• I haven’t ridden the Paselas much, but the Grand Bois tires have lasted me very well on all my bikes, including my “Urban Bike” that sees a lot of hard use. The wide tires run at low pressures and have remarkably few flats, too. So for me, these are everyday tires. For an event tire, I’d want thinner tread for even more speed, but at the expense of long wear. The Pari-Moto is an event tire… It’s still plenty durable, but you won’t get as many miles out of it.

  6. Jimmy says:

    Nice. I’ve got a couple of old frames where a 650b Hetre conversion would only barely work for issues of tire width, but I bet a 26″ conversion with this tire might do just fine. Also I’ve got a sweet set of 26″ wheels that need a home, and other nice 26″ wheels are easy to come by now that most folks have gone to discs on their mtbikes.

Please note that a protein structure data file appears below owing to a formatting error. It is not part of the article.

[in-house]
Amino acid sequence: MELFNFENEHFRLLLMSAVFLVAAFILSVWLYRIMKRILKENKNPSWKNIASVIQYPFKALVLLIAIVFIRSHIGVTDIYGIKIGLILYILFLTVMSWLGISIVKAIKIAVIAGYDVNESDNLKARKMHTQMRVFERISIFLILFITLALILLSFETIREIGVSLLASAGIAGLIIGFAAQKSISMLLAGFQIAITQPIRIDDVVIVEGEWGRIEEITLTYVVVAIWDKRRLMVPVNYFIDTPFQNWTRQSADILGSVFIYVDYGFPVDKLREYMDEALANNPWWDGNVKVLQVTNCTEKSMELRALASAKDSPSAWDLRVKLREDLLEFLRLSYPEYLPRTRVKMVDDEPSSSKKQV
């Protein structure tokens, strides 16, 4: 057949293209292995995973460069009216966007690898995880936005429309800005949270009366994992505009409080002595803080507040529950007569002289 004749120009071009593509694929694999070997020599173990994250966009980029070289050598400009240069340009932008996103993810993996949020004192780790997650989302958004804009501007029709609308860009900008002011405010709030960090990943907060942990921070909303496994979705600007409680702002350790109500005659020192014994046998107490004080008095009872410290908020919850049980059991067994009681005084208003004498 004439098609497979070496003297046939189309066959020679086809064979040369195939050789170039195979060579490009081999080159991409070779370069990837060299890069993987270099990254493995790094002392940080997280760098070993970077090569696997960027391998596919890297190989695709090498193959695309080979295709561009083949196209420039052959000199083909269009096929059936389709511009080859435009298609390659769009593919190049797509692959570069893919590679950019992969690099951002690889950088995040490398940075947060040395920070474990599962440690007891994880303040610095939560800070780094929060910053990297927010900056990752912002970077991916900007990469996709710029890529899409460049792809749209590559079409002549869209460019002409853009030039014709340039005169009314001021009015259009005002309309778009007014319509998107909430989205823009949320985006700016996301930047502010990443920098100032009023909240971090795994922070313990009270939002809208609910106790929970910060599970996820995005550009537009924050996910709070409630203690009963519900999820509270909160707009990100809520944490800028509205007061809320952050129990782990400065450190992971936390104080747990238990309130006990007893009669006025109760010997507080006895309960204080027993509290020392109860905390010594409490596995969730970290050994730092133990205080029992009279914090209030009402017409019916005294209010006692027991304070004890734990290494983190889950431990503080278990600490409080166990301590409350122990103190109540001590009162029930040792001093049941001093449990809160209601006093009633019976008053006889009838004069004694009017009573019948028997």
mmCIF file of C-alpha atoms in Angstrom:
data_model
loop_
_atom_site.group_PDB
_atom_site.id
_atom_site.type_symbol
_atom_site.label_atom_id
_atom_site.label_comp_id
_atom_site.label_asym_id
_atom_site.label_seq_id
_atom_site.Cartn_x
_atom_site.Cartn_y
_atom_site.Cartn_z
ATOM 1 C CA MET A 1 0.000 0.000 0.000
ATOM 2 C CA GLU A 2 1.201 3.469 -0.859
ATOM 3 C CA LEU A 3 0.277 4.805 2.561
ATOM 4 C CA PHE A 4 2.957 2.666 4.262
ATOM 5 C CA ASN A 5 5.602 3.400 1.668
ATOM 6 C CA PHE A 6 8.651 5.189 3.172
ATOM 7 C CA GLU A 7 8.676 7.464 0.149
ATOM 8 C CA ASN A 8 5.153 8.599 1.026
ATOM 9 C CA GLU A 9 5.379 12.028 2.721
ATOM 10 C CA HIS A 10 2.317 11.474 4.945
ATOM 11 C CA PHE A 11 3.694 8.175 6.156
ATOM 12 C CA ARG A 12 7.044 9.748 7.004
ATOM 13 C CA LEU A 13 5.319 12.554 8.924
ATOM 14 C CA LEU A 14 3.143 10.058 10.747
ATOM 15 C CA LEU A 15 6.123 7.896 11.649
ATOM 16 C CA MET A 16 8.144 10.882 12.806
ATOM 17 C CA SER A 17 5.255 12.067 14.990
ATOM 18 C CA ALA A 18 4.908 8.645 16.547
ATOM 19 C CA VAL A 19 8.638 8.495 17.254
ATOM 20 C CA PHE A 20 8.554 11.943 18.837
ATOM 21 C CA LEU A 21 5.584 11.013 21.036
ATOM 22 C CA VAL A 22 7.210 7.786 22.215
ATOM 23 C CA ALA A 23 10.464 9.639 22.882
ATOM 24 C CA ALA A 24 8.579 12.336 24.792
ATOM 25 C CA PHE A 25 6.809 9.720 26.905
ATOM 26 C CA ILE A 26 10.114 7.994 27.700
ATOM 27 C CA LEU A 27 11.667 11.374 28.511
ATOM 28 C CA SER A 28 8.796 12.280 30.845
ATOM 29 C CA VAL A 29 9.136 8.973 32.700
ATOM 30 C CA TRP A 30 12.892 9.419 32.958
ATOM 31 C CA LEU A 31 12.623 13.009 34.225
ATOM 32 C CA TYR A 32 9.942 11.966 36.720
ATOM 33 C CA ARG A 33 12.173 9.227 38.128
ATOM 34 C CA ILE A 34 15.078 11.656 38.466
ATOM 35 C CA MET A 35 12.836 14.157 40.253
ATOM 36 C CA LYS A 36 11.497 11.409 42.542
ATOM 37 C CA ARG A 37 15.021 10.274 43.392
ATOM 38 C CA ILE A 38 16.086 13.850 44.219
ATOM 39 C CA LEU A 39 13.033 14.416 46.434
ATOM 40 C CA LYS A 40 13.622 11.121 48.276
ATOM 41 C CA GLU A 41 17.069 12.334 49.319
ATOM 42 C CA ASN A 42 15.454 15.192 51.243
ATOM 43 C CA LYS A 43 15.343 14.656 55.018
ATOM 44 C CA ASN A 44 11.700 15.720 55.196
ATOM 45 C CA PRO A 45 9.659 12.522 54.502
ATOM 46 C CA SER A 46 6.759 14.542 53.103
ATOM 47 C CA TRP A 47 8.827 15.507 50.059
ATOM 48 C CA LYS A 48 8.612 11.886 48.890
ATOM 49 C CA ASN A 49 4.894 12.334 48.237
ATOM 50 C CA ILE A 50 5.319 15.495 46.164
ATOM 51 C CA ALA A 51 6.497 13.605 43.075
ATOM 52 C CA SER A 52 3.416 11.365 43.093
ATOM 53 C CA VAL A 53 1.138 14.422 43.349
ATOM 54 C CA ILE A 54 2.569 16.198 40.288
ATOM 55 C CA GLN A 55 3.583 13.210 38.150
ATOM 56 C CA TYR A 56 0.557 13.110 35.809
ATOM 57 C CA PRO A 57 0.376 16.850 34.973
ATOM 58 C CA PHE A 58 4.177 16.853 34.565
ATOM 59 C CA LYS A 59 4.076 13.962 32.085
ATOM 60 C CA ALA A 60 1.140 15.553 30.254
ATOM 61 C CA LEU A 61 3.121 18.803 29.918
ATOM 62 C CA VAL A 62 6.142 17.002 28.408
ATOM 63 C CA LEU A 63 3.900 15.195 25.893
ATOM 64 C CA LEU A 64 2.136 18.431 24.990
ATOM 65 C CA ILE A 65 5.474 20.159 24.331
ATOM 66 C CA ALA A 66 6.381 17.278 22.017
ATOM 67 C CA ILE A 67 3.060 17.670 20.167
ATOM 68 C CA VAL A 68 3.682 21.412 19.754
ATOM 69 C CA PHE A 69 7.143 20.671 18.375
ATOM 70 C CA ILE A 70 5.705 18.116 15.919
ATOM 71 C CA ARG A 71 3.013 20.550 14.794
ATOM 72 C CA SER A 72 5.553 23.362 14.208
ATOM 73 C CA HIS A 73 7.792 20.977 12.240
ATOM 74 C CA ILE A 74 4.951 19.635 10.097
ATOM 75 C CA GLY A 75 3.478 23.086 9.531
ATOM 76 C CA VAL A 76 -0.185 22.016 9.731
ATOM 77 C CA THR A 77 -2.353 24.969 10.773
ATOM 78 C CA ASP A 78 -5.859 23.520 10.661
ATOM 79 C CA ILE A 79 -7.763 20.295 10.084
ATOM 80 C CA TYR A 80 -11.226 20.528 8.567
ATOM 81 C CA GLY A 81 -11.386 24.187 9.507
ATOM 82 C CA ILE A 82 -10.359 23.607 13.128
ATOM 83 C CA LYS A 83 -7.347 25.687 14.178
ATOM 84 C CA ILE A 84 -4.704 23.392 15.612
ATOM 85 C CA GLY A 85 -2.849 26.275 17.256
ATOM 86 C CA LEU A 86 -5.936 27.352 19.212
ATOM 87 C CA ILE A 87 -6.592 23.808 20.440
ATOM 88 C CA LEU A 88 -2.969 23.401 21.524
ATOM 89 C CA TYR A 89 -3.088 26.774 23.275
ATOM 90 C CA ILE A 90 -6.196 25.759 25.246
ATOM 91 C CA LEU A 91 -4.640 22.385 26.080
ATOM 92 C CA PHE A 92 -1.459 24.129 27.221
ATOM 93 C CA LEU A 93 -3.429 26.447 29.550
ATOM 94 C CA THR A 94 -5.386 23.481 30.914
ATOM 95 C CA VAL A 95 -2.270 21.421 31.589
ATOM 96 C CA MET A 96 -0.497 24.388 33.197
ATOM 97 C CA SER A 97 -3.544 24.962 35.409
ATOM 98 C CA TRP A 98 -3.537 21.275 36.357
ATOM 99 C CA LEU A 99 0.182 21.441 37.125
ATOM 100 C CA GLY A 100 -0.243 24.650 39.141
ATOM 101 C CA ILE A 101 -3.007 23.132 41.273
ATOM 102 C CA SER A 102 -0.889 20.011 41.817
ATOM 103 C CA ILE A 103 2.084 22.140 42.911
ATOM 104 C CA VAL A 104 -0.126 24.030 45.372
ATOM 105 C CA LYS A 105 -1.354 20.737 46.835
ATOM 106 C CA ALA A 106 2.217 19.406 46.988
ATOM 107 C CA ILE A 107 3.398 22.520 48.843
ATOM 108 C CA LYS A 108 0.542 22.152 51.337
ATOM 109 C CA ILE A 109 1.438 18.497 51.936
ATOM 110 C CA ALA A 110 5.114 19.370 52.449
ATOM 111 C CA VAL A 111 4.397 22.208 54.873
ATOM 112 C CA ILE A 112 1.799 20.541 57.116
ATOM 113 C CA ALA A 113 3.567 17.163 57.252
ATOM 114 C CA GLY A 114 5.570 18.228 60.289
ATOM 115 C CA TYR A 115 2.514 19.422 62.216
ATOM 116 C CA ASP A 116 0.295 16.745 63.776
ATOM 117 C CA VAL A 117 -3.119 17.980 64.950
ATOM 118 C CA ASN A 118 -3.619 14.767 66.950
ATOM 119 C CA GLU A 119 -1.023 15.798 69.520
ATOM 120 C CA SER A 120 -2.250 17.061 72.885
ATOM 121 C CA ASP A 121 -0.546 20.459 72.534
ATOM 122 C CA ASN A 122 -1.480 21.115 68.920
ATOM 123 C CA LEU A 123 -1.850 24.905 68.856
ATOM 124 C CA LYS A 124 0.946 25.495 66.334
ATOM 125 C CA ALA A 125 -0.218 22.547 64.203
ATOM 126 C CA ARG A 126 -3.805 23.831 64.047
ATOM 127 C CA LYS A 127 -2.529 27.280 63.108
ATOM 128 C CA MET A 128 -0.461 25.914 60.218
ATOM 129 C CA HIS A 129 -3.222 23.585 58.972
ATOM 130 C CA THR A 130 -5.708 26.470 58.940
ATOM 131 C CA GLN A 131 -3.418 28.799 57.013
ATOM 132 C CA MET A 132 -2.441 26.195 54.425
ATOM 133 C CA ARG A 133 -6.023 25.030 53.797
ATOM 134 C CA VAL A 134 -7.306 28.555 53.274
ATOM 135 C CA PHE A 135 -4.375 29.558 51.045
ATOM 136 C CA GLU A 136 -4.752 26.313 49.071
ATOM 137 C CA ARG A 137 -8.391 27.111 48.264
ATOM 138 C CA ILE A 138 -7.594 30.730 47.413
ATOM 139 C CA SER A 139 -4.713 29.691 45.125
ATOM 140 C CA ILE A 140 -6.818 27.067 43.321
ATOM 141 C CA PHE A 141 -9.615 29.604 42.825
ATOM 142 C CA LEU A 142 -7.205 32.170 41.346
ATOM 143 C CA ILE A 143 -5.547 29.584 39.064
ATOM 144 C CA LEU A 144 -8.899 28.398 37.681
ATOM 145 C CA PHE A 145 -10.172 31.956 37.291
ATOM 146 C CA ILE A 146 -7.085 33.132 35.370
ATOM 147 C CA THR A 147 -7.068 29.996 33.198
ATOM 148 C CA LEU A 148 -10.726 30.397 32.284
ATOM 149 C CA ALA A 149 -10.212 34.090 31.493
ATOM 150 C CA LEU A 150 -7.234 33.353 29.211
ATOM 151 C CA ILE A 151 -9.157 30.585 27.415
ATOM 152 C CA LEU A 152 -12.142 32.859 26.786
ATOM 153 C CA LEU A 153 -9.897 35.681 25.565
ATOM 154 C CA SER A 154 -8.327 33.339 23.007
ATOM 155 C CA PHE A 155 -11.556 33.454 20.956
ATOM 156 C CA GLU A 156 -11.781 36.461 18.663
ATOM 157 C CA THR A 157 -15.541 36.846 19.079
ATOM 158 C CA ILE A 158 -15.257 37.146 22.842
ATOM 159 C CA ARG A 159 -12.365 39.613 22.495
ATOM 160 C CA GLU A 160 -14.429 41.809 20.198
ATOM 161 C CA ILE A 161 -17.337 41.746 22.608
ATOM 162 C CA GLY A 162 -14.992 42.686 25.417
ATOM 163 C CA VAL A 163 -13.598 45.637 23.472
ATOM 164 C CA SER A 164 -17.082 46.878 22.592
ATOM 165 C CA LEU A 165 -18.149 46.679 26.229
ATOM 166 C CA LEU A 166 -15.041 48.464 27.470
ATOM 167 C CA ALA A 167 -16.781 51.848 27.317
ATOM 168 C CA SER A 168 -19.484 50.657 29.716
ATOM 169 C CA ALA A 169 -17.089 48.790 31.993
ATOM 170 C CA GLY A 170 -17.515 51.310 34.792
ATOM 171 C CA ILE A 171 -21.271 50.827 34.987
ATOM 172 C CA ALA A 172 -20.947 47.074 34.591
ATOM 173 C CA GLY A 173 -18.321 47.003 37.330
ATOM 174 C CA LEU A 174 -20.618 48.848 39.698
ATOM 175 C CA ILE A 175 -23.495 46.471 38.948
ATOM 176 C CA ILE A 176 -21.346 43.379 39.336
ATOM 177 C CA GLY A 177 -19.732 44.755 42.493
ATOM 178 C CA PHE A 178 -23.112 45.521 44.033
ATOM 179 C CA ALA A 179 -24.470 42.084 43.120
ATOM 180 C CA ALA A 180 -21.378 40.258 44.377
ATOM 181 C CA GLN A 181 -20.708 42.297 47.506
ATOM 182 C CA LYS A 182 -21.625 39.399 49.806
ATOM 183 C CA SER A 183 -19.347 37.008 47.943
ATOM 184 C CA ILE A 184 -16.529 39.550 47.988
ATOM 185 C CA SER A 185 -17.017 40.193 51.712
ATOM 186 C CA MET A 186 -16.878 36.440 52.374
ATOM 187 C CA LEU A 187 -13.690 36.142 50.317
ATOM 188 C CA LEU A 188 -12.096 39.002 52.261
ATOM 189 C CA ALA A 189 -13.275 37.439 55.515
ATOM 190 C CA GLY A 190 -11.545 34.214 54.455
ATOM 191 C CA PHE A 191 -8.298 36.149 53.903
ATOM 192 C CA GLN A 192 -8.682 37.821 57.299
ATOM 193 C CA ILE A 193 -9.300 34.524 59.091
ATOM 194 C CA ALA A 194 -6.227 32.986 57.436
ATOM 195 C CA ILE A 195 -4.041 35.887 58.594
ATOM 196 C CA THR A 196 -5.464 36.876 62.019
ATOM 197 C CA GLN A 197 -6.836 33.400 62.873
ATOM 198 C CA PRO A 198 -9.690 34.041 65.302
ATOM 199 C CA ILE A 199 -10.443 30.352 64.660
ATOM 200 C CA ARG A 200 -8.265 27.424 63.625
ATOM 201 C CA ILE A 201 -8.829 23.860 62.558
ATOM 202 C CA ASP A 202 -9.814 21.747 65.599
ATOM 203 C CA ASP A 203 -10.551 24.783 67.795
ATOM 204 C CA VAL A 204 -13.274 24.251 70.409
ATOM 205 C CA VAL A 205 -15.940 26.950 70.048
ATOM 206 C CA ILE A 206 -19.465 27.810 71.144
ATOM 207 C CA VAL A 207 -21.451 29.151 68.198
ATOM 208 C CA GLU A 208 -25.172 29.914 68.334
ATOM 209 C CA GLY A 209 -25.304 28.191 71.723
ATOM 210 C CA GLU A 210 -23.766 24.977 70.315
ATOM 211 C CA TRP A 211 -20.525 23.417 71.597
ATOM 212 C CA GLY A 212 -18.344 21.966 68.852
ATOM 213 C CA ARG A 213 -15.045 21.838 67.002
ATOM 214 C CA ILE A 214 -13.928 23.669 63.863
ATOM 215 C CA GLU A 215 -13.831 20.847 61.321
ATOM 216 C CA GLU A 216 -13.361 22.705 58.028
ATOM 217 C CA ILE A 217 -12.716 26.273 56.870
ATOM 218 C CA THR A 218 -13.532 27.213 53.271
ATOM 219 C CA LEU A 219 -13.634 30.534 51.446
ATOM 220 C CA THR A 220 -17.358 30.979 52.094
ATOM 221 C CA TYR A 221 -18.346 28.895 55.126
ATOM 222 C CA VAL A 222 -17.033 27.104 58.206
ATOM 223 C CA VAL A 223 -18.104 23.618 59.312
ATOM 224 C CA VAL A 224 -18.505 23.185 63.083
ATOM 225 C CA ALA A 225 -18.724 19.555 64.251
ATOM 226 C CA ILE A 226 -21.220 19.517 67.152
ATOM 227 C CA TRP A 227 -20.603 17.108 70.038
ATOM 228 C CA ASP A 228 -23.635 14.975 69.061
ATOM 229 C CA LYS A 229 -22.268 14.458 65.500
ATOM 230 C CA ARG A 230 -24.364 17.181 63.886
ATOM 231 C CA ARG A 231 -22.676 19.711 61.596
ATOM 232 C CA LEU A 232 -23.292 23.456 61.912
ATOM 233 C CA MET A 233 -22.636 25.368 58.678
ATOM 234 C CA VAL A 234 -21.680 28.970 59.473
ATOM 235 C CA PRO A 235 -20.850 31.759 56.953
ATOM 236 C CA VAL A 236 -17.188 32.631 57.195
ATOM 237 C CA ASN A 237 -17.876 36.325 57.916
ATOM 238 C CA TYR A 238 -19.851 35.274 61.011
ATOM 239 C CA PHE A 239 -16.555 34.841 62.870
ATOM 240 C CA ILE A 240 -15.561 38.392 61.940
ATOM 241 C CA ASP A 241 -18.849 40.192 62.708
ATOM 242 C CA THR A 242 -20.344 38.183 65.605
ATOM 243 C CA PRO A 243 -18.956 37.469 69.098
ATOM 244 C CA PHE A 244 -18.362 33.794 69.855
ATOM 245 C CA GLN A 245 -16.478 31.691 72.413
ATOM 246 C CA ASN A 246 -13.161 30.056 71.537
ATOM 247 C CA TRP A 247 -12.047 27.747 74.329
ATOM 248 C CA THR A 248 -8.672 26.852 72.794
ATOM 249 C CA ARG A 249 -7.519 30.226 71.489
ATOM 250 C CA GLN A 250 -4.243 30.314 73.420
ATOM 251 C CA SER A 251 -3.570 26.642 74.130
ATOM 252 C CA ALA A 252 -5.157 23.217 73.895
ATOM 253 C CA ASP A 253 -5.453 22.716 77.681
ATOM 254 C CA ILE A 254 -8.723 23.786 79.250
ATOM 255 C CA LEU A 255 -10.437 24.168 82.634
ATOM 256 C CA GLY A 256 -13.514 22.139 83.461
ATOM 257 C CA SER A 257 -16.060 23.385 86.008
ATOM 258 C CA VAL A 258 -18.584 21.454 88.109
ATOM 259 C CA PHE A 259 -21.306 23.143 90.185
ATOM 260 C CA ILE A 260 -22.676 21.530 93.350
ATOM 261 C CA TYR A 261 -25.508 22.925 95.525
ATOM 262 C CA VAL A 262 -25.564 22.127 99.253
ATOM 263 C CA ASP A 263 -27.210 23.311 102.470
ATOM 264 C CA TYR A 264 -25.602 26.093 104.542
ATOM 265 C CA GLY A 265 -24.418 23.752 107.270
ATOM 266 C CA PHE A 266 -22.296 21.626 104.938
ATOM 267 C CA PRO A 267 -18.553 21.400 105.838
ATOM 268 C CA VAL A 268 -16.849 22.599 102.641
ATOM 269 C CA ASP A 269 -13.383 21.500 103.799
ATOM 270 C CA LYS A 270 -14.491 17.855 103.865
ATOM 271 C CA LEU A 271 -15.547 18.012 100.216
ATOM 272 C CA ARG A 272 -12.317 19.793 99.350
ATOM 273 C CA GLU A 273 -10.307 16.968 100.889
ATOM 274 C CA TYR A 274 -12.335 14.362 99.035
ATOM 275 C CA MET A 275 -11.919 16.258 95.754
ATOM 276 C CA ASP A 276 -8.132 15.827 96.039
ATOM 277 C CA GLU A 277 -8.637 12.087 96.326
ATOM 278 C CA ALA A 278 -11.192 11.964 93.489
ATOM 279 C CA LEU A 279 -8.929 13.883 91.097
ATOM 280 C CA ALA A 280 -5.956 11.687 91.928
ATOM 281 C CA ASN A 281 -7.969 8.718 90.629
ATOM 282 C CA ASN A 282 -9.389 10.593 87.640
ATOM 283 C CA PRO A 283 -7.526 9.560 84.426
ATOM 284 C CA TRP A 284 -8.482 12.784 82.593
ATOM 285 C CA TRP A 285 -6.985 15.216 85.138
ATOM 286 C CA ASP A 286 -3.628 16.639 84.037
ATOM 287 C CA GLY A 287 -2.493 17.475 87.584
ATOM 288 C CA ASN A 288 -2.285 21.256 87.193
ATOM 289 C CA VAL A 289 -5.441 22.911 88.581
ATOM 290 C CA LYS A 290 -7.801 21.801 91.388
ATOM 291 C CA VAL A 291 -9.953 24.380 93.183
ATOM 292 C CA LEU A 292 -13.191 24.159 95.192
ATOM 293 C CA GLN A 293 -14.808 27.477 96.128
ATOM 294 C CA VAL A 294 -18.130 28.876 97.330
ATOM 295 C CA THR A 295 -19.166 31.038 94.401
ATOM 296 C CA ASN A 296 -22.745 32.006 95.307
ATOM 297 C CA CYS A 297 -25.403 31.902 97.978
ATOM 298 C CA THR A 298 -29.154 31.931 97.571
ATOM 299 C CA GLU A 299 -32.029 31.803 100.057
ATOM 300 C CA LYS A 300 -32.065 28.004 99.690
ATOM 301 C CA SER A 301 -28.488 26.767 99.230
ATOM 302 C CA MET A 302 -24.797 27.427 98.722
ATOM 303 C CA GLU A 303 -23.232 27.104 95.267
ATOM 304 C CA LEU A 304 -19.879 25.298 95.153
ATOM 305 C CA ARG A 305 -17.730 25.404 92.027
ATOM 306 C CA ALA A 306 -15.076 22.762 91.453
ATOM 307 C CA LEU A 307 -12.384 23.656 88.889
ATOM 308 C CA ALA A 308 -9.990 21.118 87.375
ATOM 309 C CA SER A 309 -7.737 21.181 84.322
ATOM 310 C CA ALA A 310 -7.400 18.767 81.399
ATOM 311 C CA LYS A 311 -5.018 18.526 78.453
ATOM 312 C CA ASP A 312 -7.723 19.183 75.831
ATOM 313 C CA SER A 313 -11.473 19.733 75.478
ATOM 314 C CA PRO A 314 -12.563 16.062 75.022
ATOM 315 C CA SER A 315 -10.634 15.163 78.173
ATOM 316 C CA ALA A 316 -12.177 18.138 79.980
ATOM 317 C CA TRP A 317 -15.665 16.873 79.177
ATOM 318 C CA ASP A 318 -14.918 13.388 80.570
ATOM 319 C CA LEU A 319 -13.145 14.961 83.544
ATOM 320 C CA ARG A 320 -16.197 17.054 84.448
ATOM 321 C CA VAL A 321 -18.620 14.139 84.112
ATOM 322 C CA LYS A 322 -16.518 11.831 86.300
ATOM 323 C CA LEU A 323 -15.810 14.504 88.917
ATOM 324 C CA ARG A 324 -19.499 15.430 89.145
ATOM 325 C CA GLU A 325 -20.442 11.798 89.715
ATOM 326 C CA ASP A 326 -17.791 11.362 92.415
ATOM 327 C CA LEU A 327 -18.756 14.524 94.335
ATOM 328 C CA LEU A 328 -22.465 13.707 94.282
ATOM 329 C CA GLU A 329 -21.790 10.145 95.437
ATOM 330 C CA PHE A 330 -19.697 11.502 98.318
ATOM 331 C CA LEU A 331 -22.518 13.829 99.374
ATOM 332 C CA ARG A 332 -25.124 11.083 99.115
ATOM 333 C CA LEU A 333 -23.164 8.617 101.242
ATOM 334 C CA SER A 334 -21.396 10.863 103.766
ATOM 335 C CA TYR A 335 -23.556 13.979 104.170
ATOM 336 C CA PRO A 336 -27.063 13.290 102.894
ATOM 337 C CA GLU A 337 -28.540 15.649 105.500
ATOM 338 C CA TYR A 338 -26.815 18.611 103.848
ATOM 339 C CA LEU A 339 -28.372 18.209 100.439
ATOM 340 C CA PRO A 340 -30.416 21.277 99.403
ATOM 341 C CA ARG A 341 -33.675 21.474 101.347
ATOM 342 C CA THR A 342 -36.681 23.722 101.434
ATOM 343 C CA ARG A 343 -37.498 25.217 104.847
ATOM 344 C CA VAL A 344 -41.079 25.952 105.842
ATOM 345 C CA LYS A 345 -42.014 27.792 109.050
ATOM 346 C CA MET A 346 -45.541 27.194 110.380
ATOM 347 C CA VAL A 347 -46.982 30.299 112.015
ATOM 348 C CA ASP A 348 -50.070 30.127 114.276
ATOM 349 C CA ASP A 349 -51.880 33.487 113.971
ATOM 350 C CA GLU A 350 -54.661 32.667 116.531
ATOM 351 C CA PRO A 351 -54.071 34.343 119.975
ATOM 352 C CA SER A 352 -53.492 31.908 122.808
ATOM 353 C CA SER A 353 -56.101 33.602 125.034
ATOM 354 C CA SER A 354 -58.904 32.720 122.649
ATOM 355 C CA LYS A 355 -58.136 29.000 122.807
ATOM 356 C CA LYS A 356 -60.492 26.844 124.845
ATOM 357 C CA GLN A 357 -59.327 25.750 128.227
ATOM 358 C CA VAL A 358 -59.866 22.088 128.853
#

7. Don’t get me wrong; I’m excited for these tires, but do they come in a variety of colors like the Hetres? I don’t especially go gaga over black and tan… Shallow point but figured I’d ask.

    • Right now, they only come in black/tan. It’s our first foray into 26″ tires. We’ll see whether there is demand, and may follow with other models later. I’d love to see a 48 mm tire for bikes that are mainly intended for unpaved roads, and which would do very well on washboard, but also can hold their own on pavement. 26″ is the logical size for such a tire…

  8. david says:

    This is great! I was just posting elsewhere how the 559 size needs a performance tire to match 650B! Lets get some of those MTBs converted over to speed machines!
    This would be great on the 559 tandems out there as well!

  9. rodneyAB says:

    …and great to see the Pari-Moto available as well!

  10. Willem says: